However, the question is whether too much government regulation could deter potential benefits for consumers and the economy. In terms of marketing, it could mean a big step back to traditional TV and outdoor advertising, since there would be significant limitation in targeted ads and direct marketing. Without user clear-cut agreements, companies wouldn’t be able to generate consumer personal data, so it could make direct marketing less effective, as well as very difficult to manage.
Some more radical opponents to the policy said that the EU's data protection reforms are a way towards "user-paid internet." They argue that if web giants such Facebook or Google couldn’t gather the personal data of users for advertising needs, the services would have to look elsewhere for funding. Users will have to pay for services, or service remains free - but we will be exposed of hundreds of adverts because personal data was not used to create targeted ads. This is why those whom the EU thinks they are protecting, are in fact not really satisfied with such initiatives.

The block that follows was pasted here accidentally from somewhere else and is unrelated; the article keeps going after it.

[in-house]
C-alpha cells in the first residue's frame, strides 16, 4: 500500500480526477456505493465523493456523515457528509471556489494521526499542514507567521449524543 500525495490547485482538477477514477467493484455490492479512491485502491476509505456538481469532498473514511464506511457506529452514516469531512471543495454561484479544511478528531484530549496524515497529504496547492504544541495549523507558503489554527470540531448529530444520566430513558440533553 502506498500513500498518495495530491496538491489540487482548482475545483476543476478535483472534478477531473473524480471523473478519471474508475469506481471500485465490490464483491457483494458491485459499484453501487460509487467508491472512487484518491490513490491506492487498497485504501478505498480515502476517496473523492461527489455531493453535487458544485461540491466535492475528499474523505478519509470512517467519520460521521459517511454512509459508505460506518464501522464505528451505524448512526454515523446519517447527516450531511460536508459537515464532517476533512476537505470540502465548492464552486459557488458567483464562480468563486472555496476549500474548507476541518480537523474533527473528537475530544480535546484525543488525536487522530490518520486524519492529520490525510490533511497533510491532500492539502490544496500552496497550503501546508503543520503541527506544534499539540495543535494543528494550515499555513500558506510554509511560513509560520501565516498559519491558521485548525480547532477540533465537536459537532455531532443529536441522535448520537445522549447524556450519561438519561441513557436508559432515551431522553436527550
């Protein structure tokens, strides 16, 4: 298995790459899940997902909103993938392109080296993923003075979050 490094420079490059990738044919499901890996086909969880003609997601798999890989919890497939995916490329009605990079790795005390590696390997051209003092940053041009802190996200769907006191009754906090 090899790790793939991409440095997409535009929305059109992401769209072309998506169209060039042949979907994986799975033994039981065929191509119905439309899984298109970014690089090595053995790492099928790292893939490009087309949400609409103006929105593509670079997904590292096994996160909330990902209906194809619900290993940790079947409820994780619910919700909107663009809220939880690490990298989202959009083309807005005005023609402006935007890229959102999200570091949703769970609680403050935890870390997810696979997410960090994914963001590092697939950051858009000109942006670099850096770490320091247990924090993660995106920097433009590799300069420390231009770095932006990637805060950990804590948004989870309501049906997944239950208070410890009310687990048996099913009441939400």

Yes, it’s true: I don’t want somebody to take my personal details without a clear understanding of how, and whom, this data will be used. Just one glance at my junk email inbox, there are companies from somewhere in Latin America that knows I like mounting ski more than snowboarding. How did this completely unfamiliar company get my personal details? And in this case, I would definitely like to be protected from such annoying interference in my private life. But honestly, I am still not sure whether I want to pay to be protected.
Current student in the Master of Marketing program at the University of Sydney Business School